Before Foucault

Roy Porter

When is a disease not a disease? No quibbling academic riddle this, but a problem increasingly pressing upon medical practice and ethics alike. So many questions crowd in. Is it valid to talk of a person being ill without a disease, or having a disease without being sick? When and how do we draw dividing-lines between conditions, disabilities and abnormalities, on the one hand, and diseases, on the other? This can be a crucial issue when it comes to final authority in deciding the fate of severely-malformed babies. If, say, Down’s Syndrome is a disease, then, arguably, it’s the doctor’s dilemma; if not, not.

In any case, can the writ of ‘disease’ run beyond the organic? Thomas Szasz in particular has long contended that the very term ‘mental disease’ is a misnomer, fiction or, worse still, a fraud. In 1973, following a postal vote, the American Psychiatric Association removed homosexuality from its roster of mental illnesses: what clearer admission of hopeless confusion between disease and deviancy?

All these problems – of definition, demarcation and decision – we feel are special to medicine today. It is chastening, therefore, to be reminded that the questions underlying them were being analysed, with great perspicacity, by the French philosopher and historian of science, Georges Canguilhem, in a work written in 1943 and now gratifyingly back in print in an English translation. In a nutshell, The Normal and the Pathological is a sustained protest against what Canguilhem saw as medicine’s pernicious drive to reduce the notions of health and disease to an axis running from ‘normality’ to the ‘abnormal’. By such a device, the idea of disease was being both diluted and over-extended.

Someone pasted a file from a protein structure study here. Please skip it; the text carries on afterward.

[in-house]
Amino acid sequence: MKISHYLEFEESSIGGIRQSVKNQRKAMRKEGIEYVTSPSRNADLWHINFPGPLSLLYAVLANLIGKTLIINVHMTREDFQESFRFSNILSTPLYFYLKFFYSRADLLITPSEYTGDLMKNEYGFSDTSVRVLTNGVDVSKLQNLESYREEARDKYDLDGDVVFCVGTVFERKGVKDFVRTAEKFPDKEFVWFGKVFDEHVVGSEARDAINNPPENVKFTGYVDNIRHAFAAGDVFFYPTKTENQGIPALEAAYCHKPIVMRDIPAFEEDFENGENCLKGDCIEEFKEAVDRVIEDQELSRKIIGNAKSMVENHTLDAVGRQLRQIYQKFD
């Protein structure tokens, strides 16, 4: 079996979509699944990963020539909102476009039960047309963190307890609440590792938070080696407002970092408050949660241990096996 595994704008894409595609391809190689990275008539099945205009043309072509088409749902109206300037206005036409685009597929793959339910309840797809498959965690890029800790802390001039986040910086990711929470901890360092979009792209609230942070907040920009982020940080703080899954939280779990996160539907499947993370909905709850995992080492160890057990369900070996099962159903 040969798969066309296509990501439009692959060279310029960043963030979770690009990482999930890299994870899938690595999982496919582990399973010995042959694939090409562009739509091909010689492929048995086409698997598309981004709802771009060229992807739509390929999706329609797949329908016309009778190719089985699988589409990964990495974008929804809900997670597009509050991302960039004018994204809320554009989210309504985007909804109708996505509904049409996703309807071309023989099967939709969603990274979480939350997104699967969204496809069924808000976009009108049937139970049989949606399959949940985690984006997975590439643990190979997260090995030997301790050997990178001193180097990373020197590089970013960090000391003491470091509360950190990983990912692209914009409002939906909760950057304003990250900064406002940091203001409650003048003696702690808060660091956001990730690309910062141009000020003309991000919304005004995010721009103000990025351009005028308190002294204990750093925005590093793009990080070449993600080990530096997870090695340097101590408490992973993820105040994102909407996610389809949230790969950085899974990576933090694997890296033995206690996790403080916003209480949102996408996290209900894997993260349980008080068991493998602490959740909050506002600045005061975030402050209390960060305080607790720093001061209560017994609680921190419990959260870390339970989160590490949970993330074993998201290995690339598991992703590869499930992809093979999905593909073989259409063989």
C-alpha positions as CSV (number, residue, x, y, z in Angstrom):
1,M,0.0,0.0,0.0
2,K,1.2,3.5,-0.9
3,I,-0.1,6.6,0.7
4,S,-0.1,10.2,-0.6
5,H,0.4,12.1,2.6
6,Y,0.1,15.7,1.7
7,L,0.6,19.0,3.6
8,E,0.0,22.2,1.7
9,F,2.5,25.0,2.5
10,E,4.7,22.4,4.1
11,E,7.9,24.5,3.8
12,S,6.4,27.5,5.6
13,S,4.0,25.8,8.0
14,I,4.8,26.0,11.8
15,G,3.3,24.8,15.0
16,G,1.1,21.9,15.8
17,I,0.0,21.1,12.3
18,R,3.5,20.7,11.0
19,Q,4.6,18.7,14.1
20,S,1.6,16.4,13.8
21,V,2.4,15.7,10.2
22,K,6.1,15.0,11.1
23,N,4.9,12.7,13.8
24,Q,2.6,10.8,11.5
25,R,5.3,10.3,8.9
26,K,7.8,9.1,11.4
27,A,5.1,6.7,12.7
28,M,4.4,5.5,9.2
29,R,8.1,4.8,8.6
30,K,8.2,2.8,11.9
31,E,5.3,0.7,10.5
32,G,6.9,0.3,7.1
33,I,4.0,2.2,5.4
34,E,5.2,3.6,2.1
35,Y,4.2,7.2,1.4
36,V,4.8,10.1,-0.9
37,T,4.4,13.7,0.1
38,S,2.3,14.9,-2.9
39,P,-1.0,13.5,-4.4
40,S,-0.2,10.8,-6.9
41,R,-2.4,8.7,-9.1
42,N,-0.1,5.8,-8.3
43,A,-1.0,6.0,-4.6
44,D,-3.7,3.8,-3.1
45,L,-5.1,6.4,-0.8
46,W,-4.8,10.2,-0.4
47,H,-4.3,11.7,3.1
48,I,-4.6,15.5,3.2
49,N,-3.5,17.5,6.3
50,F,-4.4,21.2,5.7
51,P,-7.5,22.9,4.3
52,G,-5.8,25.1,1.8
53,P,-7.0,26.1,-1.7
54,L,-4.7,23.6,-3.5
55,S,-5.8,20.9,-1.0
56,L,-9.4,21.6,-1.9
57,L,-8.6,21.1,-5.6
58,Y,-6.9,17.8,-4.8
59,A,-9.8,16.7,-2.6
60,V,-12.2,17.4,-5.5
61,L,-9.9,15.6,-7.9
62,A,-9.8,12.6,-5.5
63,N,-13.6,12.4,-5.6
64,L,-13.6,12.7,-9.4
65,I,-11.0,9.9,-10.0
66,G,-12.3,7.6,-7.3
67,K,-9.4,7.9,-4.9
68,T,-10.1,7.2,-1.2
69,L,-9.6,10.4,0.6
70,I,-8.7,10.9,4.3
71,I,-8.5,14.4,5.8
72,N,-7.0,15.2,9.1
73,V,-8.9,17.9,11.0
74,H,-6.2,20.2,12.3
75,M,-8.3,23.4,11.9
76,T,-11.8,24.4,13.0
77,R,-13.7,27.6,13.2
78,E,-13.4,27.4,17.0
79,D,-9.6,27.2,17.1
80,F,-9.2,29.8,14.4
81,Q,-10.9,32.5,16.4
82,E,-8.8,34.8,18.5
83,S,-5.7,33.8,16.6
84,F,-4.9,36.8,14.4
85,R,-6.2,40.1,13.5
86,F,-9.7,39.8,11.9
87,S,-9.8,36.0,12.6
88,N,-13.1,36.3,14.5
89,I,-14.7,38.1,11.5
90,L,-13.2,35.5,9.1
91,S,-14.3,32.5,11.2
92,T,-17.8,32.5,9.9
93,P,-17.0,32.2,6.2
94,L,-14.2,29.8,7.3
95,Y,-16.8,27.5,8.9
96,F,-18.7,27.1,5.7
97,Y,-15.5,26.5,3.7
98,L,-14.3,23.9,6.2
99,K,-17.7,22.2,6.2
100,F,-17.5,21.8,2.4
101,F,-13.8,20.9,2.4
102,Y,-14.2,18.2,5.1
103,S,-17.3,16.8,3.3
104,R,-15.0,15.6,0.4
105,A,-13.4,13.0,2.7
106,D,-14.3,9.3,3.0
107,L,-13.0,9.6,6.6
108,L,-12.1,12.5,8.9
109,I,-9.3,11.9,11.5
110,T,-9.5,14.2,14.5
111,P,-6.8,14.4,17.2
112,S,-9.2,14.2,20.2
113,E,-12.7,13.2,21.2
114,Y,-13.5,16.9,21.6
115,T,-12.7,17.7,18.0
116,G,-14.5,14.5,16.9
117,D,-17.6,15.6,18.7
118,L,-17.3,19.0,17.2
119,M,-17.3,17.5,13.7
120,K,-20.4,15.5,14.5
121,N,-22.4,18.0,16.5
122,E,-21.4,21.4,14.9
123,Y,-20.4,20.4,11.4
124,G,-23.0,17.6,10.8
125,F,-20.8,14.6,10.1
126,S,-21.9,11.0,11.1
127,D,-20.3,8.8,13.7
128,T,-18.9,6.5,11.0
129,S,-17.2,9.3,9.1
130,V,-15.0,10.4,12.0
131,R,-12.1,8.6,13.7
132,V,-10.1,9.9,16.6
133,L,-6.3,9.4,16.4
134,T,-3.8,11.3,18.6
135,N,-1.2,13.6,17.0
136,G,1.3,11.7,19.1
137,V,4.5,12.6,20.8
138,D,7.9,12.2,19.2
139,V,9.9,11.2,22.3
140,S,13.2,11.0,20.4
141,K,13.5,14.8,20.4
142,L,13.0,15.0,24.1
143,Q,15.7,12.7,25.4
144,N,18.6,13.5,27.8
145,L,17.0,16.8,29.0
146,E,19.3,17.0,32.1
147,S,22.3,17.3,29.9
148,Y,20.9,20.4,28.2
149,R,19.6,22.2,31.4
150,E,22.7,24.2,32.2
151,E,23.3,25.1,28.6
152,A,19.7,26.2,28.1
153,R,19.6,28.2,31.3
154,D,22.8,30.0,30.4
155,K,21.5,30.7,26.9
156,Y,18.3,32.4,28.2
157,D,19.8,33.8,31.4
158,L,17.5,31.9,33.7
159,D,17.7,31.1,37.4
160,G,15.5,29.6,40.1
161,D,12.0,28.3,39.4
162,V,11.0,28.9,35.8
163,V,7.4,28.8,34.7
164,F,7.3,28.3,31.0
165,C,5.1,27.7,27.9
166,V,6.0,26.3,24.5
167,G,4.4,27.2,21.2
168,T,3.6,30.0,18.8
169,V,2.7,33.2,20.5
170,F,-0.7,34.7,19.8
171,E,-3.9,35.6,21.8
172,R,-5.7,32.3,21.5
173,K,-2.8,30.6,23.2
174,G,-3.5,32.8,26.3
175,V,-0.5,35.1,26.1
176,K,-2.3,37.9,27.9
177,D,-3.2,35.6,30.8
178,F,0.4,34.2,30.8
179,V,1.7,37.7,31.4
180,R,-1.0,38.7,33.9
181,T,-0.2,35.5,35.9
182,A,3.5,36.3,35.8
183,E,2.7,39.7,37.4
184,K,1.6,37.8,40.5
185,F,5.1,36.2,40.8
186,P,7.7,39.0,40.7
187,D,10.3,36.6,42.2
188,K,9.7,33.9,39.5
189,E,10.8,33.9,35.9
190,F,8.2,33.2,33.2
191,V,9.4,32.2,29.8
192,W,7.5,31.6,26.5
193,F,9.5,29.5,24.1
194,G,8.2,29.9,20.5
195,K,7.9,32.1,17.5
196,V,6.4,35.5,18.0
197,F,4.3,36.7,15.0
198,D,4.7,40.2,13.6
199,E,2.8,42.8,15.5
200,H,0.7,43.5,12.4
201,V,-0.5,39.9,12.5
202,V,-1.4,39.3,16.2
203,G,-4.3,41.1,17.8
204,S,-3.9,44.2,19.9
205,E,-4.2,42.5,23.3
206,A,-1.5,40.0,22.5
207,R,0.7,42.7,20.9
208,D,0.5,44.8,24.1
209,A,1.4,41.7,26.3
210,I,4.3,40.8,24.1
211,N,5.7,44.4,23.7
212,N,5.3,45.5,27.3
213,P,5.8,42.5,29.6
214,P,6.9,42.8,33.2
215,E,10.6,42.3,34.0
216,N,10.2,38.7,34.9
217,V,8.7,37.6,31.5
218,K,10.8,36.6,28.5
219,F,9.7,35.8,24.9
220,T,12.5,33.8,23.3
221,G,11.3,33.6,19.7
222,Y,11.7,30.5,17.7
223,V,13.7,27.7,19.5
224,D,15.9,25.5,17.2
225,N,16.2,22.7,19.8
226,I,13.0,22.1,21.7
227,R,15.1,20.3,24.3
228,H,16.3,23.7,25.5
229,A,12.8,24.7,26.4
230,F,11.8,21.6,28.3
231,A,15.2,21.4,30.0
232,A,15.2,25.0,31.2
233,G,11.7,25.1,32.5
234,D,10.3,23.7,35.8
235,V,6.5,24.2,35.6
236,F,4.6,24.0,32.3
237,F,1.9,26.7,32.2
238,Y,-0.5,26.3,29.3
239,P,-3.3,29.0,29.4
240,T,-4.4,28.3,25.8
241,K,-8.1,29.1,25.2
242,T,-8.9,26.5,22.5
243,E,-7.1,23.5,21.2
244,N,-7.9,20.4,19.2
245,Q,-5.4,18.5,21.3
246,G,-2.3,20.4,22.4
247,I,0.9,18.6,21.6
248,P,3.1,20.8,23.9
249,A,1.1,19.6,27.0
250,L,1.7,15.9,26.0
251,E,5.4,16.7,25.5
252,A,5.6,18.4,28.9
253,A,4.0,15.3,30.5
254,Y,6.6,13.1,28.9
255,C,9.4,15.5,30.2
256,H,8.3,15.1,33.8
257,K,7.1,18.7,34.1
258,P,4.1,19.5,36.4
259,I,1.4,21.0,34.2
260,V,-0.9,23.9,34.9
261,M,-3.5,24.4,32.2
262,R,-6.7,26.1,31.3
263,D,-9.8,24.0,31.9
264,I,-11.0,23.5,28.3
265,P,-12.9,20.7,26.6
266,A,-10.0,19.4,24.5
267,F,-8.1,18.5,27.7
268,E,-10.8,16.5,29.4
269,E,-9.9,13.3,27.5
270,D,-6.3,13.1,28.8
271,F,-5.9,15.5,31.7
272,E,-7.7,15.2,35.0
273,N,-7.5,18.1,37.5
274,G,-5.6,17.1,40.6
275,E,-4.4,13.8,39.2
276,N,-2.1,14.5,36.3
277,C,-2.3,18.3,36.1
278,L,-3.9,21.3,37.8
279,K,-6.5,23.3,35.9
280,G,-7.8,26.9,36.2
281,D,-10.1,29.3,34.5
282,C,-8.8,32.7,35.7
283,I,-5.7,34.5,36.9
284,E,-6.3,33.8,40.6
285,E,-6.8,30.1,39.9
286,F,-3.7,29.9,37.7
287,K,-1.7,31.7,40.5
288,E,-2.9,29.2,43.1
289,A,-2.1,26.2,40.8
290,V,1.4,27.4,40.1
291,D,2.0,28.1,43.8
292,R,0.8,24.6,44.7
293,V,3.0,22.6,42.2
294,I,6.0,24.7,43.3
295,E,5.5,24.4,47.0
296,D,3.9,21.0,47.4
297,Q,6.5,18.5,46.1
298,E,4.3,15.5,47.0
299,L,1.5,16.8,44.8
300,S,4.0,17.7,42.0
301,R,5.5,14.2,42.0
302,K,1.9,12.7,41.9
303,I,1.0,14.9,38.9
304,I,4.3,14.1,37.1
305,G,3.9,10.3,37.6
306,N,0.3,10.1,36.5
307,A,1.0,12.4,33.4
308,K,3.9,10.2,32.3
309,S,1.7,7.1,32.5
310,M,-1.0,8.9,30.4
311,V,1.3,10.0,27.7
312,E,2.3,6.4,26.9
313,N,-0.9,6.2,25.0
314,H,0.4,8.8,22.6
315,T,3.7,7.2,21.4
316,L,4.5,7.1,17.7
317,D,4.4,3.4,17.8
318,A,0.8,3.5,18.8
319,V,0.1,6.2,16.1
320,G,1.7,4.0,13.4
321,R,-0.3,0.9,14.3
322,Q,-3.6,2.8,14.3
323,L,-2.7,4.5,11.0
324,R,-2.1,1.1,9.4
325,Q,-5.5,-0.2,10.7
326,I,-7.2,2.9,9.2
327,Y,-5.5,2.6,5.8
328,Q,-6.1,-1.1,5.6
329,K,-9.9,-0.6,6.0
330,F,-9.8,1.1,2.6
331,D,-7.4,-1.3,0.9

Canguilhem argues vigorously against this creeping scientism. Taking as read the statistical notion of normality derived from the ‘law of large numbers’, it makes no sense to equate the healthy individual with any such Queteletian homme moyen. Health is not a matter of approximations to the average, but of appropriate individual adaptation to environment. The right pulse-rate for an Indian yogi would not be healthy for an Olympic sprinter. The genetic ‘defect’ which produces sickle-cell anaemia in black people is adaptive in West Africa for conferring protective resistance against malaria.

Put another way, Canguilhem’s contention is that it is mystifying for medical authorities to treat ‘normality’ as a value-neutral descriptive notion. As its etymology indicates, ‘normal’ is a prescriptive term – is indeed normative. From this, it should be clear that, in using the terms ‘healthy’ or ‘sick’, we are not objectively recording natural facts as we might falling bodies, but rather imposing our own values on experience – which ultimately amounts to a bias in favour of life. The order of physics may be value-neutral: bio-medicine cannot be. We must, of course, strive to achieve stricter criteria for defining the sound and the pathological, but this has to do, not with fact-gathering and experimentation, but with conceptual clarification.

This is not to imply, however, that Canguilhem is a wishy-washy subjectivist. Far from it: his whole point is that we must reinforce the conceptual distinctions between the healthy body (seen as a goal) and disease understood, not as mere physiological aberrancy, but as a real presence. Here it’s intriguing to contrast Canguilhem’s confidence about microbes with the latest modern cultural constructivism of Bruno Latour’s The Pasteurisation of France. To deny the ontological status of disease is as obtuse as to deny the reality of evil, observed the Strasbourg philosopher, then in the thick of Hitler’s war.